Rick Sellers might be the ultimate business leader in the Corridor.
He just sold radio station KMRY for $700k. He bought it (as the majority owner) for $475k in the late ’90s. Not a bad turn, dollar for dollar — but my accolade for Sellers has nothing to do with profit. I hoist Seller’s name as a noteworthy local business guru based on the KPIs that really matter to customers: principle and passion.
You see, the business of U.S. terrestrial radio has changed drastically since 1975. You’d be hard-pressed to find an honest broadcaster, investor or radio listener who will argue that radio is better today than it was back then. These days, radio is supposed to be more profitable when you group a bunch of stations together in a watered-down mass operation that resembles a satellite-connected jukebox in a closet. Yet, for decades, Sellers continued to run his business like a local station of people who care about their community. He refused to sell out to big corporations interested in programming KMRY from San Antonio, New York or wherever.
The big bang moment forever affecting all telecommunications businesses — and media consumerism itself — in the U.S. is something referred to as deregulation. The Telecommunications Act of 1996 was officially touted as “An act to promote competition and reduce regulation in order to secure lower prices and higher quality services for telecommunications consumers and encourage the rapid deployment of new telecommunications technologies.”
That didn’t happen.
A few years into dereg, it was clear that locally-owned TV and radio stations would become very, very rare while radio and TV programming would become very, very sketchy. Eased rules allowing more stations to be owned by single corporate entities catalyzed a frenzy of acquisitions, mergers and takeovers that resulted in literal corporate control of music playlists and information across the country.
Dereg is why bands can no longer parlay a local following into local radio airplay and have an unfettered shot at fame. Dereg is how Sinclair Broadcast Group, owners of KGAN and nearly 300 other stations, got bold enough to air paid segments as news more than 1,400 times. They admitted it, just like they admitted to deceiving the government in a bid to buy Tribune Media stations for $3.9 billion in a wink-nudge sell-off ruse of 190 stations to partner companies. Sinclair paid a record $48 million fine that made the FCC investigations go away.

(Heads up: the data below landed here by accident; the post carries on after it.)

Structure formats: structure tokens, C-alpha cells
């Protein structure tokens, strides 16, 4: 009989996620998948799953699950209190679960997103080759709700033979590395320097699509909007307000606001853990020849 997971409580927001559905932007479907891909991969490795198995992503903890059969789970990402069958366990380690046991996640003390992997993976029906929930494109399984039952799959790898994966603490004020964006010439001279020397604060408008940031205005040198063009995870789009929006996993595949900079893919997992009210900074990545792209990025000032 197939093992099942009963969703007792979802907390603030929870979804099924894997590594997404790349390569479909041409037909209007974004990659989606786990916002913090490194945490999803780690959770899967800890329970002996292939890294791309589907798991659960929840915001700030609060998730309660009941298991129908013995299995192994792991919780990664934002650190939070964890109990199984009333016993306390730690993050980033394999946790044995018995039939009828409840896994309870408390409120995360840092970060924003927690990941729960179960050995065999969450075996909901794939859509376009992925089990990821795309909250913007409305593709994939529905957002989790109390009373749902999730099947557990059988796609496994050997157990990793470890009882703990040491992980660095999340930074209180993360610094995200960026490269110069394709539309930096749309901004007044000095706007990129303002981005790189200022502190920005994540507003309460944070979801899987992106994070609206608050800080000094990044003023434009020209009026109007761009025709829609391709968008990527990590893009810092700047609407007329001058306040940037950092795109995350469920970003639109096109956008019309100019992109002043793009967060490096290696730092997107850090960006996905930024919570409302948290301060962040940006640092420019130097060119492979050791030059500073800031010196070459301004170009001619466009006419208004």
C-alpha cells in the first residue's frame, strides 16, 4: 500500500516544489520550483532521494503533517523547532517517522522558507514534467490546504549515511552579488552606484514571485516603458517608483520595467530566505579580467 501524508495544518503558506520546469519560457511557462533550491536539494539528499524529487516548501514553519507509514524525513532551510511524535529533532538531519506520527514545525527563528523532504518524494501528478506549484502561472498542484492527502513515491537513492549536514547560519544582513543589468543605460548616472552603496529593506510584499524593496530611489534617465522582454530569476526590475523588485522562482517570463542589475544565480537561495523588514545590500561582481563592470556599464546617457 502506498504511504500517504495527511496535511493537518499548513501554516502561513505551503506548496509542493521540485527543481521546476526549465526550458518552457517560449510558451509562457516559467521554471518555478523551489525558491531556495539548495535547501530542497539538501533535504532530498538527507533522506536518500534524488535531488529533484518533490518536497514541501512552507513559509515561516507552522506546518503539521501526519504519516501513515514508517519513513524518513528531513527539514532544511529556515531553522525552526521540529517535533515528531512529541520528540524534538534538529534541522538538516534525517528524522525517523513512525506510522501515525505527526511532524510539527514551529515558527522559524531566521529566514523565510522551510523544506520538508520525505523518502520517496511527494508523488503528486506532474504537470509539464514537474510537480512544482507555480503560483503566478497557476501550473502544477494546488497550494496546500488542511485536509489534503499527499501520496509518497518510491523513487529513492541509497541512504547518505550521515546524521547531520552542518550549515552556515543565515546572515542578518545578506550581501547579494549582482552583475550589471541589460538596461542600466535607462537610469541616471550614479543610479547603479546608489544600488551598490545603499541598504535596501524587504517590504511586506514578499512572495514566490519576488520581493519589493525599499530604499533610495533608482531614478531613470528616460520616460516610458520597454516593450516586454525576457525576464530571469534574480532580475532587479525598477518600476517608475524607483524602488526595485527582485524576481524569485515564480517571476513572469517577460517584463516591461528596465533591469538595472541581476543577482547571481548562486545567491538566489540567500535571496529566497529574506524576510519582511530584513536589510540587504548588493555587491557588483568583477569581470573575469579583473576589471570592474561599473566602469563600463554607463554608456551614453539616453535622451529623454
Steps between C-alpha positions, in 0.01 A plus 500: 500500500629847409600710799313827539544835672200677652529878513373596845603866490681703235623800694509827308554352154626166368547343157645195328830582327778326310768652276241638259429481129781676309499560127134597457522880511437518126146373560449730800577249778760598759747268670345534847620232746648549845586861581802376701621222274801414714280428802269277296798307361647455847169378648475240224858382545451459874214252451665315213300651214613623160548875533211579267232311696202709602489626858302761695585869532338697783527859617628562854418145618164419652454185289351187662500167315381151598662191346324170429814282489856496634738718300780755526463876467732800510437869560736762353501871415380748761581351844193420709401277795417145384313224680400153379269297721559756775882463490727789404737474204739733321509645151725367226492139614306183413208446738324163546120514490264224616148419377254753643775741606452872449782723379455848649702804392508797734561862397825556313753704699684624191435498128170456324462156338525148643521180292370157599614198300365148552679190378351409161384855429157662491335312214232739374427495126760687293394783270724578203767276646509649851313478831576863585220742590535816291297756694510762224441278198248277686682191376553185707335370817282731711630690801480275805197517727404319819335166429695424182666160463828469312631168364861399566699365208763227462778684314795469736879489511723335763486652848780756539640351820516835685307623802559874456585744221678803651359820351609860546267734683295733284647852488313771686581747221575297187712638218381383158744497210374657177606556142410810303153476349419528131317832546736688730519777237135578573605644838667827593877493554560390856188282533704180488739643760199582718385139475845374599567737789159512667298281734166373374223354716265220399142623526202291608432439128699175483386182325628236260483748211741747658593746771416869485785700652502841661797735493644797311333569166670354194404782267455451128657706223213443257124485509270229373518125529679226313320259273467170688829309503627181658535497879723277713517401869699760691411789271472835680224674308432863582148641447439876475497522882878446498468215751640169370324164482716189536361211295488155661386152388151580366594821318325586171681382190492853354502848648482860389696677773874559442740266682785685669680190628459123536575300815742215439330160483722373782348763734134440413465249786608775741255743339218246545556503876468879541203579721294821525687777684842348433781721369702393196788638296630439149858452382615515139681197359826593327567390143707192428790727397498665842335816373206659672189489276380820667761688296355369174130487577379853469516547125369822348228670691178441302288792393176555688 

The dereg buying frenzy resulted in most of the big corporate buyers filing for bankruptcy at some point. They couldn’t service the new debt. Local radio talent and programmers were fired because money could be saved by centralizing everything from a corporate headquarters. Radio went from a traditionally stable community-serving business to a risky venture in on-air sameness. The overall valuation of radio stations nose-dived.
Sellers was GM at WMT when it sold to Palmer Communications in 1996. It sold to Clear Channel a year later. He bought KMRY in 1998.
Sellers is passionate about the business of transmitting information and entertainment from a big stick in our corner of the state. He believes there’s still room for good radio, regardless of station size or signal wattage. He had the audacity to seek a return on his radio investment in the dereg era, as opposed to seeking a killing on his return. That meant keeping locals employed. It meant covering parades, local sports reporting and having a presence at farmers markets. It’s even meant a Saturday night music show featuring … wait for it … local musicians.
His phone lit up over the years and the dereg maneuverings continue to this day. He took the calls, but not the out-of-state corporate money. Out of principle, Sellers vowed to keep KMRY local. He kept his word.
I don’t know about you, but after watching the pandemic challenge and dismantle so many local businesses, the phrase “buy local” means more now than it ever has. That should include local radio programming, too. KMRY 1450 AM and 93.1 FM are worth a listen and an ad buy. Sports Director Jim Ecker bought the station from Sellers and plans to double-down on the local focus with additional sports programming — a mix of baseball, football and basketball from local high schools and colleges. Most of the morning and midday programming will remain the same.
As for Sellers, he’ll be somewhat unofficially retired on July 1 but still involved in a bit of programming here and there.
I’m encouraging him to share his decades of radio stories in a book or a podcast series, but he thinks that’s a tall order. He’s got the stories to share — he just doesn’t think anyone will believe them.
Joe Coffey has 20 years of experience as a journalist, educator and marketer in the Corridor.